The following was posted by Codler as an answer to a question of read/write difficulties on NTFS drive which worked perfectly.

My question is, is there a way for a noob like me to create a shortcut method of running these steps in Terminal instead of typing it in each time I want to mount the drive?

  1. Plug-in your device

  2. Write in Terminal diskutil list and look for IDENTIFIER where TYPE is Windows_NTFS.

    In this case it is disk1s1

  3. Then run the following:

    diskutil unmount /dev/disk1s1
    cd /Volumes
    mkdir Elements
    sudo mount -w -t ntfs -o rw,nobrowse /dev/disk1s1 /Volumes/Elements
    open /Volumes/Elements

You don't want the hard drive to show up in the Finder? I had a similar need in the past, and solved it by adding a line to /etc/fstab:

LABEL=<disk label> <mount point> ntfs auto,nobrowse


  • <mount point> is the directory where you want to mount the hard drive, in your case /Volumes/Elements. I'd recommend, though, that you mount the drive elsewhere to prevent name collisions, as /Volumes is used by the Finder to mount removable drives. Let's say you choose /MyVolumes.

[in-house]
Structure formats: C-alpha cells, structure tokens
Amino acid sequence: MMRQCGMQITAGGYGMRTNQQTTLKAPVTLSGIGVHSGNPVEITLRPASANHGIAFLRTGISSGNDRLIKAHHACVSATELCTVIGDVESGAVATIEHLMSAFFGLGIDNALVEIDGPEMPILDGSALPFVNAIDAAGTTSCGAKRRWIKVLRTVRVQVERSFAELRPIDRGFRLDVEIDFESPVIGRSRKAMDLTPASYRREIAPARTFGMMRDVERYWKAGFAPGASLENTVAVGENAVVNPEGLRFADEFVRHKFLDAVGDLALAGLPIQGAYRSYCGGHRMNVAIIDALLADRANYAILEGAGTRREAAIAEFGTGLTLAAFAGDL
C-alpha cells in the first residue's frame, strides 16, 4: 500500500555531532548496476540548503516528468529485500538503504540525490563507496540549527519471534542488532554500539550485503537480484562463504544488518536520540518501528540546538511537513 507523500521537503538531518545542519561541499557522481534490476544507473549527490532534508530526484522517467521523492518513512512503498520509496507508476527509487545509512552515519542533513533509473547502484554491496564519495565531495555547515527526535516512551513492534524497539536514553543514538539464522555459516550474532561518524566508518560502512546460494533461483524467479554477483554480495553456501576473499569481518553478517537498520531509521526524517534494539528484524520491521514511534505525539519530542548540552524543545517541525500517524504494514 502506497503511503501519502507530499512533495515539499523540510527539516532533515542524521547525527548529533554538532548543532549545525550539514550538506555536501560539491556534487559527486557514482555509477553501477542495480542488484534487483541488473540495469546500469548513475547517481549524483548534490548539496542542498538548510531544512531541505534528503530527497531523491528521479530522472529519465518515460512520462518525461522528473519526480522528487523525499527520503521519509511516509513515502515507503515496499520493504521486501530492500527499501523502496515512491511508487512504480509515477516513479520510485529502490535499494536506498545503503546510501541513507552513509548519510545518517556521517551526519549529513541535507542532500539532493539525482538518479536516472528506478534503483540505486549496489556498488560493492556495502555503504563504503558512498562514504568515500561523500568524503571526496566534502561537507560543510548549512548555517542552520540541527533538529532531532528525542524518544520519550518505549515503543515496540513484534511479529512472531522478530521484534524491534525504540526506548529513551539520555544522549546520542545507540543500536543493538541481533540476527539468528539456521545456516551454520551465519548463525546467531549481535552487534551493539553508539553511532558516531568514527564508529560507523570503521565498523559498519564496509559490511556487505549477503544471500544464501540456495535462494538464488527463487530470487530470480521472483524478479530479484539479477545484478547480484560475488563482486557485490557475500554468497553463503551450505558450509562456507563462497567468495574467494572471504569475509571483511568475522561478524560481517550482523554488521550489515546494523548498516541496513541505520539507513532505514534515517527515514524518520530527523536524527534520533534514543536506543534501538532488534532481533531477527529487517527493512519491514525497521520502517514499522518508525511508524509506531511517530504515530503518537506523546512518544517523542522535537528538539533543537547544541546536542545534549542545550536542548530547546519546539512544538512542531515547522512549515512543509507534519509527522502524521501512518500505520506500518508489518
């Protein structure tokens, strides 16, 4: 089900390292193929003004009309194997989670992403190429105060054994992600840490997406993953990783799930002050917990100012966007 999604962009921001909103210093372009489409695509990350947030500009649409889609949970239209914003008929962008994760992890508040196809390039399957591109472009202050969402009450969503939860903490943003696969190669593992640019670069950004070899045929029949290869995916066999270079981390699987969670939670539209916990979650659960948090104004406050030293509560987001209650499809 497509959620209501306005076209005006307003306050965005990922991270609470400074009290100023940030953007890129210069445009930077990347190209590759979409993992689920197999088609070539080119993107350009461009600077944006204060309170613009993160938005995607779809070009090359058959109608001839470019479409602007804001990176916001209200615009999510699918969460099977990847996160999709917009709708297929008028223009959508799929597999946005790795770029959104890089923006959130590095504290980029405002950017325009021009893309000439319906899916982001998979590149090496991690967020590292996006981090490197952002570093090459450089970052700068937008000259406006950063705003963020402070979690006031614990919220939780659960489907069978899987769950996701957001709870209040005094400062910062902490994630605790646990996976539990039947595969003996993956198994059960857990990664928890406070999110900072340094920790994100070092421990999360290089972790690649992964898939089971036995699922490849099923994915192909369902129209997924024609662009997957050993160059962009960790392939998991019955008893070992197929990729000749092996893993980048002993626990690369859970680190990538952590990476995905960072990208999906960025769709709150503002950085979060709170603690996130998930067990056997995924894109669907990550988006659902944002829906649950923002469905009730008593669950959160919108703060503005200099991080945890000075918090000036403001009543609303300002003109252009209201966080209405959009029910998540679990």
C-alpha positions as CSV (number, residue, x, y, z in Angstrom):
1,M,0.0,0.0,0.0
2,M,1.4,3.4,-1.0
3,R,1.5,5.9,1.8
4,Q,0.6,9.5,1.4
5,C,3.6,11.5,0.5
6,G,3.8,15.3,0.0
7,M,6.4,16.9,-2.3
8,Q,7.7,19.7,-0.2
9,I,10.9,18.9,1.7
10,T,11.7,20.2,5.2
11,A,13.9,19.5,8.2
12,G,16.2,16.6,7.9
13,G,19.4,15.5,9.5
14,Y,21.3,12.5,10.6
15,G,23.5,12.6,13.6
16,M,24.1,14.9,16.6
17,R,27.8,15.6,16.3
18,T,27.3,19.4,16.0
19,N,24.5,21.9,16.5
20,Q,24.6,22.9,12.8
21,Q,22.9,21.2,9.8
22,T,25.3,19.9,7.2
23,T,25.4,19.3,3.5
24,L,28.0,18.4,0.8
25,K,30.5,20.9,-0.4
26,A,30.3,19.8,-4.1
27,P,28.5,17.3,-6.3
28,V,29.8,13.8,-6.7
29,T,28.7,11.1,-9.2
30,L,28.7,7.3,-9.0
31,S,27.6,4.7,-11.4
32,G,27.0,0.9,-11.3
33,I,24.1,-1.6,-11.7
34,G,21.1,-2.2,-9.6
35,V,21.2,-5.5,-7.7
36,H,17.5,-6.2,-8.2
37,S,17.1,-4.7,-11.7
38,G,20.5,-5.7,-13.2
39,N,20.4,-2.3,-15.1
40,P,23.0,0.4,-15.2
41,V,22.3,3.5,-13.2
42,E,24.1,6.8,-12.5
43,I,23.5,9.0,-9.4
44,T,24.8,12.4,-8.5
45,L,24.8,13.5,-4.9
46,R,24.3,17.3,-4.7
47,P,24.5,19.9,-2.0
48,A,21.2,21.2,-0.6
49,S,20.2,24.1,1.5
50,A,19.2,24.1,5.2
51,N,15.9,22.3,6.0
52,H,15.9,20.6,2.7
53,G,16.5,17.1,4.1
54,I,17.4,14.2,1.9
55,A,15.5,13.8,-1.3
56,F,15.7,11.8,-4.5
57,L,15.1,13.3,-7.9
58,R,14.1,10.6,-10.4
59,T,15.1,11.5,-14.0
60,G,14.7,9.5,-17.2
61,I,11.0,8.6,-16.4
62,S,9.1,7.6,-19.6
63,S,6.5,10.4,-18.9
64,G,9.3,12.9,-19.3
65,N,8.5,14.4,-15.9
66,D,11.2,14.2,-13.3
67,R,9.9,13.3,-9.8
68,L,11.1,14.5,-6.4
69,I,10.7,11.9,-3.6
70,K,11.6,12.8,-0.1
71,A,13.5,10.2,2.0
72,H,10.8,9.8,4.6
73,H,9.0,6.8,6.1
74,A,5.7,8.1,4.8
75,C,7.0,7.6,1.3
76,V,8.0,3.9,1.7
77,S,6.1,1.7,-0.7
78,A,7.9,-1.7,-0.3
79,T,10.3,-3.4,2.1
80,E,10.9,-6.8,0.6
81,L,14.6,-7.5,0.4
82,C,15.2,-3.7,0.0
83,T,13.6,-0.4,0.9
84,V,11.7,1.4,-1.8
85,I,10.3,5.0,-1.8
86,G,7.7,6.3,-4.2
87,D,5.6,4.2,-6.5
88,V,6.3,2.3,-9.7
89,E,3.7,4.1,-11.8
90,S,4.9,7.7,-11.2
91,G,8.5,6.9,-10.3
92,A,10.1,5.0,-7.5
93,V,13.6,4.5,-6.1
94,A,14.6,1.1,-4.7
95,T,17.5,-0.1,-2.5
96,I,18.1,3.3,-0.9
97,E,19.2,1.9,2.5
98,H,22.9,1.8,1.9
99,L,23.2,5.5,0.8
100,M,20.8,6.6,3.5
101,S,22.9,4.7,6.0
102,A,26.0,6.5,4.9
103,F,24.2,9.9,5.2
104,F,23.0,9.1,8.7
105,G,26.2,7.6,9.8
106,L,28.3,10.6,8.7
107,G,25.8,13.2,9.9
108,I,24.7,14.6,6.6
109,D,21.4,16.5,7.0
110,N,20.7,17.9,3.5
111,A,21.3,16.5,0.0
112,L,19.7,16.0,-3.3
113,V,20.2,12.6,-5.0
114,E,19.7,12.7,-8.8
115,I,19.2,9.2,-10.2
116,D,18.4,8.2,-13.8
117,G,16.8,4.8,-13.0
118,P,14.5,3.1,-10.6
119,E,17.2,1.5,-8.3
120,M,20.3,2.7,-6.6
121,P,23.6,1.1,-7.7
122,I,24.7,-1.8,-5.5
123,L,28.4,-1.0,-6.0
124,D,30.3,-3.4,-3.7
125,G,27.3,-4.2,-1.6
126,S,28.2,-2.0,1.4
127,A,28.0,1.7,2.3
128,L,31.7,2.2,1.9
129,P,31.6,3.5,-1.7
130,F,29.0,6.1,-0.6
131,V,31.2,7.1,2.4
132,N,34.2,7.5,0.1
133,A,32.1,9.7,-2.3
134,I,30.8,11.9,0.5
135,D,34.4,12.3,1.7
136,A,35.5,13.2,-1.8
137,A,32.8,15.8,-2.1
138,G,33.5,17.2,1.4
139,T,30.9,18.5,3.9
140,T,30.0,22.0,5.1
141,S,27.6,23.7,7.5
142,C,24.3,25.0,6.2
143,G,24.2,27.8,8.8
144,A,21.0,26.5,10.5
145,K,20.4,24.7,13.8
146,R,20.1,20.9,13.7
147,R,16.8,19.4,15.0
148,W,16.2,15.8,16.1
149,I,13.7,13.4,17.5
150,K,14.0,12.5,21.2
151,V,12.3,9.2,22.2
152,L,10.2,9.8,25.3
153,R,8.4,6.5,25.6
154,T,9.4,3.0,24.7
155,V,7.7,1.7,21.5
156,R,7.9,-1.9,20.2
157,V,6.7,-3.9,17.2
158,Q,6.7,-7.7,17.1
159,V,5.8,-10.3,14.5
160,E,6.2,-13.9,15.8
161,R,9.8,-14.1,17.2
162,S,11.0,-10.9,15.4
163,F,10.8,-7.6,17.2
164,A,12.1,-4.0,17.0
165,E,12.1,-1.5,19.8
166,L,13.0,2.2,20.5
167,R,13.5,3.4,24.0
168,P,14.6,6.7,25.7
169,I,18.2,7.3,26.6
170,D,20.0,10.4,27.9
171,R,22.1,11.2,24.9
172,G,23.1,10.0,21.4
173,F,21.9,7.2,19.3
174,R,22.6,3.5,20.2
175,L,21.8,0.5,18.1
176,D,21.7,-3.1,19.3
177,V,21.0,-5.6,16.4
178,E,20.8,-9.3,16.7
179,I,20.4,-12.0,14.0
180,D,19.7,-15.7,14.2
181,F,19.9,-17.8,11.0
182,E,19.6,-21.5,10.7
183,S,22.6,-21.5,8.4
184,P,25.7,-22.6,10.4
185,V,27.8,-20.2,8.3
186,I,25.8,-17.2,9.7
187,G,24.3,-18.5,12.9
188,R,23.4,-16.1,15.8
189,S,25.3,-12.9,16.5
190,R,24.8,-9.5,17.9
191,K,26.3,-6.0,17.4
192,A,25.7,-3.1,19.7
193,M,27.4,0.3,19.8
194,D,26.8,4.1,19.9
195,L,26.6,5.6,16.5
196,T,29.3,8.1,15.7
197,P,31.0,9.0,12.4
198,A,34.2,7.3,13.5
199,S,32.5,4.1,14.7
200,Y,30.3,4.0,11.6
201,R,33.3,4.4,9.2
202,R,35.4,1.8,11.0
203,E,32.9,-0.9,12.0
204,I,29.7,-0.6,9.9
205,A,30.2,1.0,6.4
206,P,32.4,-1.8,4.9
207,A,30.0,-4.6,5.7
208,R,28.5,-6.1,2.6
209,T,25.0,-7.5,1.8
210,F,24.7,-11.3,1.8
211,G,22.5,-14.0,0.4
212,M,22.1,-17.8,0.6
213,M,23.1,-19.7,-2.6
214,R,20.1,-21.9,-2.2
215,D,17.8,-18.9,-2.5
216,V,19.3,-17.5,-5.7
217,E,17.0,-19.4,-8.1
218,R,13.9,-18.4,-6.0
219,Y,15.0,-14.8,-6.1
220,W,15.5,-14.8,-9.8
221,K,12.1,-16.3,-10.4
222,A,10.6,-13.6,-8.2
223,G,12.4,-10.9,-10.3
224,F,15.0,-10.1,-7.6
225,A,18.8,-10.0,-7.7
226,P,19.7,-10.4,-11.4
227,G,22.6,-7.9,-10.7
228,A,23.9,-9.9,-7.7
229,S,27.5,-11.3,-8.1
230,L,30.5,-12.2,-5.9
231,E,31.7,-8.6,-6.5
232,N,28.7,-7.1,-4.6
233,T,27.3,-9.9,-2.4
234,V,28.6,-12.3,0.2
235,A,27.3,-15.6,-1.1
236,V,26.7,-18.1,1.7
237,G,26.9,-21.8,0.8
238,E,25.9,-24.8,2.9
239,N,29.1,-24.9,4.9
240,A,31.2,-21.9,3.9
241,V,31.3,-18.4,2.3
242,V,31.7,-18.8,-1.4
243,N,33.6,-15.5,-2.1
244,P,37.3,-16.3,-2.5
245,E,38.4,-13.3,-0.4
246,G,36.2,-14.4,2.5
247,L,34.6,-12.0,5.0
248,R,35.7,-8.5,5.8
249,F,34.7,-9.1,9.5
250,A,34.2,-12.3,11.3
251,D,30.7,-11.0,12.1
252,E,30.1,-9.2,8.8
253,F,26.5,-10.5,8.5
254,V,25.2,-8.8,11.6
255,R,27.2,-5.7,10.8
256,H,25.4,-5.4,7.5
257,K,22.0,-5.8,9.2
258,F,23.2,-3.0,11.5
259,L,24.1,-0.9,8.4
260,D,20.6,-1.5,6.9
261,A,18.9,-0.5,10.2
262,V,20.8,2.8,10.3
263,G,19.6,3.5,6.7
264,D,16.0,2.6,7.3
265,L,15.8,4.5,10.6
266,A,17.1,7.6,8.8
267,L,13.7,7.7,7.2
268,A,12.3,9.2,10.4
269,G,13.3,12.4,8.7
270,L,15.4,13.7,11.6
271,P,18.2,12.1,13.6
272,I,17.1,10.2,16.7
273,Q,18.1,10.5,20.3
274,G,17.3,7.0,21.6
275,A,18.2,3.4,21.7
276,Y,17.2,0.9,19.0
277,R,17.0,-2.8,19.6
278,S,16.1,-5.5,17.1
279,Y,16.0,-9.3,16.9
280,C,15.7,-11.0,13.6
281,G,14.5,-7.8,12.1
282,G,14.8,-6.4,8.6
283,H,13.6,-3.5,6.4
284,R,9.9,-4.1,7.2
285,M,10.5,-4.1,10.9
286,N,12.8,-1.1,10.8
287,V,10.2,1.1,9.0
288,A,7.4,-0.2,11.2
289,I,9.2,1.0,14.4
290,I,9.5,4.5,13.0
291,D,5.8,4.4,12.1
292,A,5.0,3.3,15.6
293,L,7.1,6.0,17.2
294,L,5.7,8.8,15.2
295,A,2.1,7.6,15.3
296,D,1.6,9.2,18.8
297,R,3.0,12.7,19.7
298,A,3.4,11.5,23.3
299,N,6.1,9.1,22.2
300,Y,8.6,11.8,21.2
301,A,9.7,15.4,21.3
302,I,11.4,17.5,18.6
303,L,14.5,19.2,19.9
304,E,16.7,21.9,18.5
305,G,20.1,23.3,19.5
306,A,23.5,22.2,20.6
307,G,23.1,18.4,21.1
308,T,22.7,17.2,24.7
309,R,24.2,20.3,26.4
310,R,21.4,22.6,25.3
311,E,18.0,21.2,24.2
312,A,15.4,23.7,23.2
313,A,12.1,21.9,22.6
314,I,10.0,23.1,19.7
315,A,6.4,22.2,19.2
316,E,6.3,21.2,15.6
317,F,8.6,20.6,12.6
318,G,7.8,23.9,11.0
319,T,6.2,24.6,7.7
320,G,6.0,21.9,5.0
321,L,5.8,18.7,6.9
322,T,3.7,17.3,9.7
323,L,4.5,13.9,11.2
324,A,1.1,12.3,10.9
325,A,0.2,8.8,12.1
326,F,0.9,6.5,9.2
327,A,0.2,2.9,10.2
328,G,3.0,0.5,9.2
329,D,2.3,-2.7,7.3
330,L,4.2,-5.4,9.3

• <disk label> is the hard drive name as it appears in the Finder, I guess Elements.

So, in your case, the line should read:

LABEL=Elements /MyVolumes/Elements ntfs auto,nobrowse

Now, /etc/fstab is a system file so care must be taken not to break anything:

  1. Open Applications>Utilities>Terminal.

  2. In Terminal, type:

    sudo mkdir -p /MyVolumes/Elements

    to create the folder /MyVolumes/Elements.

  3. Now type:

    sudo cp -a /etc/fstab /etc/fstab.bak
    sudo cp /etc/fstab ~/Desktop/fstab.txt
    sudo chown $(whoami) ~/Desktop/fstab.txt

    Type your password when asked.

    These commands: 1) create a copy of /etc/fstab you can fallback to if anything goes wrong, 2) copy /etc/fstab to your Desktop, 3) change ownership of the copy on your Desktop so that you can edit it.

  4. Switch to the Finder, double click fstab.txt on your Desktop and add at the bottom of the file (the file is probably empty) the following:

    LABEL=Elements /MyVolumes/Elements ntfs auto,nobrowse

    Press S to save the file and Q to close the editor.

  5. Back to Terminal, type:

    sudo mv -f ~/Desktop/fstab.txt /etc/fstab

    to overwrite /etc/fstab with your modified version.

  6. Plug in your drive. Does it work? Great! It doesn't? Something went wrong... type in Terminal:

    sudo mv -f /etc/fstab.bak /etc/fstab

    to restore the original /etc/fstab.

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